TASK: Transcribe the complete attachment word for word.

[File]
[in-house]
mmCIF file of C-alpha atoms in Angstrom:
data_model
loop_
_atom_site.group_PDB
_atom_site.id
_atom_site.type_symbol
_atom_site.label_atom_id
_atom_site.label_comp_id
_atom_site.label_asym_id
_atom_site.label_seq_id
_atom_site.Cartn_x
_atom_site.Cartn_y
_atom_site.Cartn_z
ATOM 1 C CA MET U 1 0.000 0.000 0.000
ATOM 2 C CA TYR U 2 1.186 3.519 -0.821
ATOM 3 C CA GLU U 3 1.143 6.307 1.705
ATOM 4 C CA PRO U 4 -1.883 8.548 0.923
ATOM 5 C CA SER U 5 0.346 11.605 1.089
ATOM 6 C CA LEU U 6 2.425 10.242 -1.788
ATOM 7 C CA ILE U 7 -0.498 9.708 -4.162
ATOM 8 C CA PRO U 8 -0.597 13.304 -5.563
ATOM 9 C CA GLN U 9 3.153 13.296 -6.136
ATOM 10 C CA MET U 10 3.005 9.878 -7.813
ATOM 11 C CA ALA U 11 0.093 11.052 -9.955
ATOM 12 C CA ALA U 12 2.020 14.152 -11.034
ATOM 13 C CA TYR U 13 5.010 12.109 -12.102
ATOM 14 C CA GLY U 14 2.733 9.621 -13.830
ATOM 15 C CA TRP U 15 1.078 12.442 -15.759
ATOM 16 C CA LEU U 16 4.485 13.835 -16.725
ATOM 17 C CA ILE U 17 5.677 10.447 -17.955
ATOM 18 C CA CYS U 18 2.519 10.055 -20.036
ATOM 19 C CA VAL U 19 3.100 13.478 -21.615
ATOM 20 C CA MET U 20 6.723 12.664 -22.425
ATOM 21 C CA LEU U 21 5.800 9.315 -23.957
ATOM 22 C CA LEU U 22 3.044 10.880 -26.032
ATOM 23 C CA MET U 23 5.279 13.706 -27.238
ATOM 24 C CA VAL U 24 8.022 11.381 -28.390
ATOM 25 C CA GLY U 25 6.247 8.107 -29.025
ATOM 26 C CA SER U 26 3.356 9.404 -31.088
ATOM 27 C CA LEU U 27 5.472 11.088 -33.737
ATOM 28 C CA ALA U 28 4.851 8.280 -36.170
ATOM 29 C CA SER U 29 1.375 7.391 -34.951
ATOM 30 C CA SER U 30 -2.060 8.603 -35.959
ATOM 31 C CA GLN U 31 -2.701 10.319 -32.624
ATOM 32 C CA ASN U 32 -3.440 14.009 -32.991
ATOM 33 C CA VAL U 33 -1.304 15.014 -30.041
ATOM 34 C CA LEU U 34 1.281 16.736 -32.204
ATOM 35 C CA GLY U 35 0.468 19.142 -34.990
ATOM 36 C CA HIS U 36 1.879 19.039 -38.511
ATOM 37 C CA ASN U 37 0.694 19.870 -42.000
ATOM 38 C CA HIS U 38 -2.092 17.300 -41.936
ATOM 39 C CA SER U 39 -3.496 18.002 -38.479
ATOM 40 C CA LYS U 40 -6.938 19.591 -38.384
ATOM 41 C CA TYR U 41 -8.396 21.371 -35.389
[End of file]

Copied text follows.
[in-house]
mmCIF file of C-alpha atoms in Angstrom:
data_model
loop_
_atom_site.group_PDB
_atom_site.id
_atom_site.type_symbol
_atom_site.label_atom_id
_atom_site.label_comp_id
_atom_site.label_asym_id
_atom_site.label_seq_id
_atom_site.Cartn_x
_atom_site.Cartn_y
_atom_site.Cartn_z
ATOM 1 C CA MET U 1 0.000 0.000 0.000
ATOM 2 C CA TYR U 2 1.186 3.519 -0.821
ATOM 3 C CA GLU U 3 1.143 6.307 1.705
ATOM 4 C CA PRO U 4 -1.883 8.548 0.923
ATOM 5 C CA SER U 5 0.346 11.605 1.089
ATOM 6 C CA LEU U 6 2.425 10.242 -1.788
ATOM 7 C CA ILE U 7 -0.498 9.708 -4.162
ATOM 8 C CA PRO U 8 -0.597 13.304 -5.563
ATOM 9 C CA GLN U 9 3.153 13.296 -6.136
ATOM 10 C CA MET U 10 3.005 9.878 -7.813
ATOM 11 C CA ALA U 11 0.093 11.052 -9.955
ATOM 12 C CA ALA U 12 2.020 14.152 -11.034
ATOM 13 C CA TYR U 13 5.010 12.109 -12.102
ATOM 14 C CA GLY U 14 2.733 9.621 -13.830
ATOM 15 C CA TRP U 15 1.078 12.442 -15.759
ATOM 16 C CA LEU U 16 4.485 13.835 -16.725
ATOM 17 C CA ILE U 17 5.677 10.447 -17.955
ATOM 18 C CA CYS U 18 2.519 10.055 -20.036
ATOM 19 C CA VAL U 19 3.100 13.478 -21.615
ATOM 20 C CA MET U 20 6.723 12.664 -22.425
ATOM 21 C CA LEU U 21 5.800 9.315 -23.957
ATOM 22 C CA LEU U 22 3.044 10.880 -26.032
ATOM 23 C CA MET U 23 5.279 13.706 -27.238
ATOM 24 C CA VAL U 24 8.022 11.381 -28.390
ATOM 25 C CA GLY U 25 6.247 8.107 -29.025
ATOM 26 C CA SER U 26 3.356 9.404 -31.088
ATOM 27 C CA LEU U 27 5.472 11.088 -33.737
ATOM 28 C CA ALA U 28 4.851 8.280 -36.170
ATOM 29 C CA SER U 29 1.375 7.391 -34.951
ATOM 30 C CA SER U 30 -2.060 8.603 -35.959
ATOM 31 C CA GLN U 31 -2.701 10.319 -32.624
ATOM 32 C CA ASN U 32 -3.440 14.009 -32.991
ATOM 33 C CA VAL U 33 -1.304 15.014 -30.041
ATOM 34 C CA LEU U 34 1.281 16.736 -32.204
ATOM 35 C CA GLY U 35 0.468 19.142 -34.990
ATOM 36 C CA HIS U 36 1.879 19.039 -38.511
ATOM 37 C CA ASN U 37 0.694 19.870 -42.000
ATOM 38 C CA HIS U 38 -2.092 17.300 -41.936
ATOM 39 C CA SER U 39 -3.496 18.002 -38.479
ATOM 40 C CA LYS U 40 -6.938 19.591 -38.384
ATOM 41 C CA TYR U 41 -8.396 21.371 -35.389